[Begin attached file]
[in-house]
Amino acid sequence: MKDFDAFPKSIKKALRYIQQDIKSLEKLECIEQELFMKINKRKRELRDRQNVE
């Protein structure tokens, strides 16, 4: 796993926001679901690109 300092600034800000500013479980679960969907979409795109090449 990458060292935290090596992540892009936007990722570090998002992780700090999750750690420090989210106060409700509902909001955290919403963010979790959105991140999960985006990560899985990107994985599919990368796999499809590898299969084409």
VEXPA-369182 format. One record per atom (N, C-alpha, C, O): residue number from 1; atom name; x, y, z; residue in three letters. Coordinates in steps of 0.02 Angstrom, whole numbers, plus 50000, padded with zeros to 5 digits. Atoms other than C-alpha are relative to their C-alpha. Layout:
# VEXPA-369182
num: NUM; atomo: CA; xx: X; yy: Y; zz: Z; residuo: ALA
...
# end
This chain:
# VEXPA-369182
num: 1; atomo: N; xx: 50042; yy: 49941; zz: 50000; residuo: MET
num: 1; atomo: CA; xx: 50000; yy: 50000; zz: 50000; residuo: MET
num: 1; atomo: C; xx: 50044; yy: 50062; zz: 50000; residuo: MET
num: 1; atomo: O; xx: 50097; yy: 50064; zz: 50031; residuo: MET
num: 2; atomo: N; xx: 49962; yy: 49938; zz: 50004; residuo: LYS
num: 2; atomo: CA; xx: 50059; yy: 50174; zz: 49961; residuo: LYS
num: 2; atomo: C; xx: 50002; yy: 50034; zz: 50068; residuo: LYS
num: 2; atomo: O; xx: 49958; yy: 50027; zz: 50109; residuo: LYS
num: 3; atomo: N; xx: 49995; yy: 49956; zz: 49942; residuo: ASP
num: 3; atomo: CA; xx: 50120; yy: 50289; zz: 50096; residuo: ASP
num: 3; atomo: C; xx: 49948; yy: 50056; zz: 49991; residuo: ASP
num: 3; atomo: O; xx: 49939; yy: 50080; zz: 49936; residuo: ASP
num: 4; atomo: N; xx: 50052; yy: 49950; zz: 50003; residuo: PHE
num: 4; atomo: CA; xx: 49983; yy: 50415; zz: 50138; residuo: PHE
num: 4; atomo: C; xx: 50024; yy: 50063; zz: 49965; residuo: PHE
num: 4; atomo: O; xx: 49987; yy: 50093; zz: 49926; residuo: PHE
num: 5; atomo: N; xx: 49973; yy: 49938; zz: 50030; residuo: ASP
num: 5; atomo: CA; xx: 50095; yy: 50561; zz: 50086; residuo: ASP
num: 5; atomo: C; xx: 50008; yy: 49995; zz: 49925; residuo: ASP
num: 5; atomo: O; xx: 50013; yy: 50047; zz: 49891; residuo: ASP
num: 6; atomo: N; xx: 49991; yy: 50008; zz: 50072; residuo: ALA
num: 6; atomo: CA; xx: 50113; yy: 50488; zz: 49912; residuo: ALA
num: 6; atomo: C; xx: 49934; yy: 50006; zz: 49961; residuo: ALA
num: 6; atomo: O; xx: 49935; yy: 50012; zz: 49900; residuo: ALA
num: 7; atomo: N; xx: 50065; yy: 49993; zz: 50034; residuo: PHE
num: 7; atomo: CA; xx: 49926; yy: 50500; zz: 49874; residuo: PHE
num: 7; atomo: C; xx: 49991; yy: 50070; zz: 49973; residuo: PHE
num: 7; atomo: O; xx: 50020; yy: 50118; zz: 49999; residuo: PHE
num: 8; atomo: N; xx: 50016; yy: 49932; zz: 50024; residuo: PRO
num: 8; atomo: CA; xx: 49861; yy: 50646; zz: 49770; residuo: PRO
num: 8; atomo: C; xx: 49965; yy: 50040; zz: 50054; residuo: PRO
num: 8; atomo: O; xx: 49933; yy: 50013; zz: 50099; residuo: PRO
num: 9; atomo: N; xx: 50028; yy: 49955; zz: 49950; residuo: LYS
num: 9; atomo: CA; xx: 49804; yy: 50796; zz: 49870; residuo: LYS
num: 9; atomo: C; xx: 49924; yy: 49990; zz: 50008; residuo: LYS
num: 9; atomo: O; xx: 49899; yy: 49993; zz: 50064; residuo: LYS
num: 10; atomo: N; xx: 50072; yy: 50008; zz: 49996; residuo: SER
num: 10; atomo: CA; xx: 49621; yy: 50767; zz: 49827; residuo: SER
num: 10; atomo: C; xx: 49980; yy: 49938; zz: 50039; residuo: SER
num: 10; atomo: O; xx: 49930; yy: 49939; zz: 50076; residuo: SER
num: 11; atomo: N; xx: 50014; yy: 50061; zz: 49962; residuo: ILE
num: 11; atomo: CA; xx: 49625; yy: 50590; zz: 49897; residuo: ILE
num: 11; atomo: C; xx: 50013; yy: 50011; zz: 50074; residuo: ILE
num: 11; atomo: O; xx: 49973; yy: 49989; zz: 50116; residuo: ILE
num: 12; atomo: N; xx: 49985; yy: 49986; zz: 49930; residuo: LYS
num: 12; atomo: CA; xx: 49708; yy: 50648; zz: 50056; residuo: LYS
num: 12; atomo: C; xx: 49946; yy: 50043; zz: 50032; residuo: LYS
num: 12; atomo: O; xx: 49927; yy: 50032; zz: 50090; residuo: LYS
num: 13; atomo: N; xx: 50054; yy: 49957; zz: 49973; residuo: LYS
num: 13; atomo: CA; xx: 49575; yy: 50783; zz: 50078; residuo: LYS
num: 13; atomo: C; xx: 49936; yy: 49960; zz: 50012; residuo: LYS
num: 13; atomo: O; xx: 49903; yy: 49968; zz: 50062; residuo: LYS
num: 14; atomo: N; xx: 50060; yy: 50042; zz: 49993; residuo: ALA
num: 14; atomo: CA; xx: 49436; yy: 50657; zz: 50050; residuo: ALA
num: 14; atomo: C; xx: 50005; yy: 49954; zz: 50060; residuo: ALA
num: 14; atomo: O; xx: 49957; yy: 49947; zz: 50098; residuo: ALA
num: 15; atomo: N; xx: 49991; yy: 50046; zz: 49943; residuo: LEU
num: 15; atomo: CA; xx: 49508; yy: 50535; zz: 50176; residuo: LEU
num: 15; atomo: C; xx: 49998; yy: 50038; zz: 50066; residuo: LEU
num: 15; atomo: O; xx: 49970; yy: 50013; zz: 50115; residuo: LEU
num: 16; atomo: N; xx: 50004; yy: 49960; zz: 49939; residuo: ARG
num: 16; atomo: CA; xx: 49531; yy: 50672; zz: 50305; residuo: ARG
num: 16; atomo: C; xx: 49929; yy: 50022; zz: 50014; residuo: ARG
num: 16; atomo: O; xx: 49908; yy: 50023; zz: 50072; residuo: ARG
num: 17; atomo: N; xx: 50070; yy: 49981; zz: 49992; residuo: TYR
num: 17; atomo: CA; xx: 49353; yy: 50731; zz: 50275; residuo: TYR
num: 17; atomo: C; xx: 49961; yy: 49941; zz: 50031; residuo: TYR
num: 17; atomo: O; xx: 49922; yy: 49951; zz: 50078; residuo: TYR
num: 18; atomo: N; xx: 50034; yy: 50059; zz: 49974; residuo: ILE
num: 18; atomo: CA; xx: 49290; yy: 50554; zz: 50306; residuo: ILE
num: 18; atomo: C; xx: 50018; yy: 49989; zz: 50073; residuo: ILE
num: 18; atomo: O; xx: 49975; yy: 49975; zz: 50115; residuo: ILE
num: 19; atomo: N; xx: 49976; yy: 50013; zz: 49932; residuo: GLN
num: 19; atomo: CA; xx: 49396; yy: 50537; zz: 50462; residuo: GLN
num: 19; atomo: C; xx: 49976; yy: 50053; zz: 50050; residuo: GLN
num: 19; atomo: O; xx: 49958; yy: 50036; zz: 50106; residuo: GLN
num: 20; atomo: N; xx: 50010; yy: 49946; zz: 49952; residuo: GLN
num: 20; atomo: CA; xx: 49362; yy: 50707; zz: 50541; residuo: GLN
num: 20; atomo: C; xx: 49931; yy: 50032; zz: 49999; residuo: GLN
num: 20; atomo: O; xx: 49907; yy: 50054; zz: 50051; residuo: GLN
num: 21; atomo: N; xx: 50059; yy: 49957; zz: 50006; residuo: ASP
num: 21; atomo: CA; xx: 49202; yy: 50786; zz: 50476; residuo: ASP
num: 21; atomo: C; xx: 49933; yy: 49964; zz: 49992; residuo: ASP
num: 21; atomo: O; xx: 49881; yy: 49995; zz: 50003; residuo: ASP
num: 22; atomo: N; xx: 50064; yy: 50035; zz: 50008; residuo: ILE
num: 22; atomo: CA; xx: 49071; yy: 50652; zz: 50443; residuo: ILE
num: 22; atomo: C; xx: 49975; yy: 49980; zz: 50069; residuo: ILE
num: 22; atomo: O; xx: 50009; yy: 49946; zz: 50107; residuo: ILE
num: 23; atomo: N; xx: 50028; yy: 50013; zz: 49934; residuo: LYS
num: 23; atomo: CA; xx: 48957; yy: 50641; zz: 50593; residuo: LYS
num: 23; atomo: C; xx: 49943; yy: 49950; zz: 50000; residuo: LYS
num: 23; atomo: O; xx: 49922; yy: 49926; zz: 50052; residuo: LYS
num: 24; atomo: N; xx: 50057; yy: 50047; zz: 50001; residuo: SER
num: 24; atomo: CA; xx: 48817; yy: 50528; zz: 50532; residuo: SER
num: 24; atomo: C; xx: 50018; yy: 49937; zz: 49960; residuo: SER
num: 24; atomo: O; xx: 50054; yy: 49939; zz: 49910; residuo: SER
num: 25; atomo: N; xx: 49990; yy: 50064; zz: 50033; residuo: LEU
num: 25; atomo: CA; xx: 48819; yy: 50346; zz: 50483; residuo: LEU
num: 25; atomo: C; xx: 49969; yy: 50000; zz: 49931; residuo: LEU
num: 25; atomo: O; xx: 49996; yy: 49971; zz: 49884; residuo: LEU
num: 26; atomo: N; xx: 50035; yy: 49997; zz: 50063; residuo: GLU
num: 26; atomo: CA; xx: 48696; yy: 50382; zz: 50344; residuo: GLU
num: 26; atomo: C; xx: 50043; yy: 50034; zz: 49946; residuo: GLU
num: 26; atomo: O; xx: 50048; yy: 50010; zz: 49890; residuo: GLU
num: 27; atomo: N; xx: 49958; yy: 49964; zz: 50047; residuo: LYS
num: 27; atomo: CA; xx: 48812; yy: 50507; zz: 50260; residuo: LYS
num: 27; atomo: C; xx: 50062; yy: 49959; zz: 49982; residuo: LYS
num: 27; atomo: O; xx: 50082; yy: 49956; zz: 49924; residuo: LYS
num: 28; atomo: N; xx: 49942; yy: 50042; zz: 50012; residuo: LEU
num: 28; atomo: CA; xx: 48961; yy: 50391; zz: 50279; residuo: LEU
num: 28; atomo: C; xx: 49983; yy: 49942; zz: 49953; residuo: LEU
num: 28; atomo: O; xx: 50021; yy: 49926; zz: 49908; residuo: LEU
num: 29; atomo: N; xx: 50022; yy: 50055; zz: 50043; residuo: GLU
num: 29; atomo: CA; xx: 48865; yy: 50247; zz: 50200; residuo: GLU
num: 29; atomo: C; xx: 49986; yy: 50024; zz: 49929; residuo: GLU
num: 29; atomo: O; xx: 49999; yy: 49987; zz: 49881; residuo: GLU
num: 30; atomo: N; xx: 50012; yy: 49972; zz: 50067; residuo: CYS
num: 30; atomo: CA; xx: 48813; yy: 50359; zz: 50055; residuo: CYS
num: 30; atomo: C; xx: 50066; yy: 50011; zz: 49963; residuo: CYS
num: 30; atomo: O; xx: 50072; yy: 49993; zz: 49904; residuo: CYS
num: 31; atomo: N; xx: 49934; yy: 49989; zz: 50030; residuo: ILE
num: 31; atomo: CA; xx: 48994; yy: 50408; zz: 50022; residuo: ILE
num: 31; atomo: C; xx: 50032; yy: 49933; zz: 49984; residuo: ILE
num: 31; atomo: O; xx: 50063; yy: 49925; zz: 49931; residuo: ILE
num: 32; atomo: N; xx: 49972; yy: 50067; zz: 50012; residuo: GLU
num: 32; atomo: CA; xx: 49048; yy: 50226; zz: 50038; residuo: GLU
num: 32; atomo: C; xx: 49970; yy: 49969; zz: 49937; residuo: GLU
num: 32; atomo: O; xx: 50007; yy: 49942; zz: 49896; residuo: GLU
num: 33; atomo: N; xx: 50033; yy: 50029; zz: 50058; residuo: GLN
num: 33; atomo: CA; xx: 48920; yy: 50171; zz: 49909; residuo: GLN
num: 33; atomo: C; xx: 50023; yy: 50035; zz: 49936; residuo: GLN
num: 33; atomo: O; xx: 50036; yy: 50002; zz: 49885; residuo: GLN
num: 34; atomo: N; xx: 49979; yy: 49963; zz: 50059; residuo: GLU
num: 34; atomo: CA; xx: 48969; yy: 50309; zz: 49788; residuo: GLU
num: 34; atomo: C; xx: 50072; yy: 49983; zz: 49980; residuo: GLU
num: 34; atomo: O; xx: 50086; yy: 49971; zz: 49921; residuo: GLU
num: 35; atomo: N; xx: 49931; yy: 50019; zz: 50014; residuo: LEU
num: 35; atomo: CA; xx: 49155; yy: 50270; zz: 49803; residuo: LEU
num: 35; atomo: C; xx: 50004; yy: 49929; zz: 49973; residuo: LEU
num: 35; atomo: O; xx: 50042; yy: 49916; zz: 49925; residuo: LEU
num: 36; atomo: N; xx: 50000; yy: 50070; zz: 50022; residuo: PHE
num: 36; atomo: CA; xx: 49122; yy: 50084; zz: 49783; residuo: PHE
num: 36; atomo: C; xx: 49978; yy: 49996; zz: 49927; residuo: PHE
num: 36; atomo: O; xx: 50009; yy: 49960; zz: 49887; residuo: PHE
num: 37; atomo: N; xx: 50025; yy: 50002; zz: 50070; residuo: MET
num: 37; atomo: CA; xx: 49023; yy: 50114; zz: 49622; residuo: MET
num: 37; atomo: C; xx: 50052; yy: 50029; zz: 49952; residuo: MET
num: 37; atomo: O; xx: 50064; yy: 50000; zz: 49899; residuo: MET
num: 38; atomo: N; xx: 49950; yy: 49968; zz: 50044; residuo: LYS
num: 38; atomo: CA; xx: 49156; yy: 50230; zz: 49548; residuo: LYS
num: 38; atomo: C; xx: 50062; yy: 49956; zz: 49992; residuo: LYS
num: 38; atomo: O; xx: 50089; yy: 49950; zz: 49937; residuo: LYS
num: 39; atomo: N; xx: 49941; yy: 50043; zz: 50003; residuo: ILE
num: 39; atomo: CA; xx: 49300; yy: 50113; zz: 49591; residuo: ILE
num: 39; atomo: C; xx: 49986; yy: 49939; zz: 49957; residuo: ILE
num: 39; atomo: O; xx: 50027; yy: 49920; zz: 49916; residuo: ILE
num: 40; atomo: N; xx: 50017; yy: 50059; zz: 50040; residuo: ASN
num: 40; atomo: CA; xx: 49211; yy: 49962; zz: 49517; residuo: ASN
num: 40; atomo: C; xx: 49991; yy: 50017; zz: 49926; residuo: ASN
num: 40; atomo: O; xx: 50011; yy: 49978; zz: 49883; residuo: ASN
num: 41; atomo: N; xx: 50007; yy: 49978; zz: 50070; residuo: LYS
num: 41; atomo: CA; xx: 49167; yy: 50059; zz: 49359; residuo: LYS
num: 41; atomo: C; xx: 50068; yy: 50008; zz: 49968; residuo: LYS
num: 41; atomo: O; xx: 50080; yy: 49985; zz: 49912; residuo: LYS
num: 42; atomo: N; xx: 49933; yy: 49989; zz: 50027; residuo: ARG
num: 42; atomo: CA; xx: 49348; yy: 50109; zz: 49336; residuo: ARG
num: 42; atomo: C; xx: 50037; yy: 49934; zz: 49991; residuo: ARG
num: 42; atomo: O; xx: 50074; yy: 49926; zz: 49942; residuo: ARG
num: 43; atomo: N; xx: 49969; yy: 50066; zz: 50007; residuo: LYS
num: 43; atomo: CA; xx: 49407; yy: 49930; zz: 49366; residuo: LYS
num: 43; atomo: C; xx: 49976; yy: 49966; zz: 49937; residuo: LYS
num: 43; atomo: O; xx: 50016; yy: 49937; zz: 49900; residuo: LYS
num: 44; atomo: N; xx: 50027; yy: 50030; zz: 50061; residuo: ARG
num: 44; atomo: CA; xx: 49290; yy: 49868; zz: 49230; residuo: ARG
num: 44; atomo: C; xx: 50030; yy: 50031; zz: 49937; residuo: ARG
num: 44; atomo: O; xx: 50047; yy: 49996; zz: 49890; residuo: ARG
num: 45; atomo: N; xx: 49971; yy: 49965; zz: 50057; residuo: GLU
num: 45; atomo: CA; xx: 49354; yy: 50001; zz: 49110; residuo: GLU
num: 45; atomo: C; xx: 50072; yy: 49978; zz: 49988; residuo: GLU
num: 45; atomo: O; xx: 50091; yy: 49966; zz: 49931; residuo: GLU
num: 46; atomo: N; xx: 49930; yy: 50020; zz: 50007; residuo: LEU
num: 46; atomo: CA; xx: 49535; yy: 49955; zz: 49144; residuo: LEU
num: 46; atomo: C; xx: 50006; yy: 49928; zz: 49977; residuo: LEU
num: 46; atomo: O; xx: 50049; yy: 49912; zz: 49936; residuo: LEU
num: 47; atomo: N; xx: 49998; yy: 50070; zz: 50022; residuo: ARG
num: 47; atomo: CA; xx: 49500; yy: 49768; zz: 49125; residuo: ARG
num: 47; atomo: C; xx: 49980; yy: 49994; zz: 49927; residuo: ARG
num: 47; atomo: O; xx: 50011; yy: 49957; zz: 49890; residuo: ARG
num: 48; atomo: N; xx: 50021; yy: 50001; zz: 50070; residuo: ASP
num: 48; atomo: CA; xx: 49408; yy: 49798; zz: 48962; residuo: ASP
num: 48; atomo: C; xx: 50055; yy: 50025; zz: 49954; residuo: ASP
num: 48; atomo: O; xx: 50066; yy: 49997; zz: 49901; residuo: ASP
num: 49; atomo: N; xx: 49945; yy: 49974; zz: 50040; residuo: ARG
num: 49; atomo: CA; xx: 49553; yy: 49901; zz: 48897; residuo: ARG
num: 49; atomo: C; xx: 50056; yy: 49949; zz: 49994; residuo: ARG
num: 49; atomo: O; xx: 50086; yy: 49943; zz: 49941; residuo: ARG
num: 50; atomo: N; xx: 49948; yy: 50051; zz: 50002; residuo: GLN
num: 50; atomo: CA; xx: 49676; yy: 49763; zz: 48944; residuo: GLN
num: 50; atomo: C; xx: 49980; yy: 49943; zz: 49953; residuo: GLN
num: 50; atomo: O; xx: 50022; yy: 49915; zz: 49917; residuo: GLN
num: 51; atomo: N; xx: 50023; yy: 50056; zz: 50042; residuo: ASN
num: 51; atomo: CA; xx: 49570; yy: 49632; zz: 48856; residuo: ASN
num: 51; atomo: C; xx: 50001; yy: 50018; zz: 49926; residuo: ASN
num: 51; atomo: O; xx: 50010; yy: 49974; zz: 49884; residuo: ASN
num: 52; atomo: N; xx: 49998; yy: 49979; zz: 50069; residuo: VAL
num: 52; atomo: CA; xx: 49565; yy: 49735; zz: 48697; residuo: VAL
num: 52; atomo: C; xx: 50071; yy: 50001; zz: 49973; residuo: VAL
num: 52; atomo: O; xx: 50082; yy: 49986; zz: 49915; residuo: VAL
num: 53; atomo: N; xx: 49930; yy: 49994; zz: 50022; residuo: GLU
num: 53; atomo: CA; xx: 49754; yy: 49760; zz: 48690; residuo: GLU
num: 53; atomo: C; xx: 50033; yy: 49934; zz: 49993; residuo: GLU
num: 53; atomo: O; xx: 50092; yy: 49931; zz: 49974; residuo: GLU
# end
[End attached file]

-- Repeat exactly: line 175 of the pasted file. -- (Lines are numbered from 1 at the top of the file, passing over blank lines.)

num: 42; atomo: N; xx: 49933; yy: 49989; zz: 50027; residuo: ARG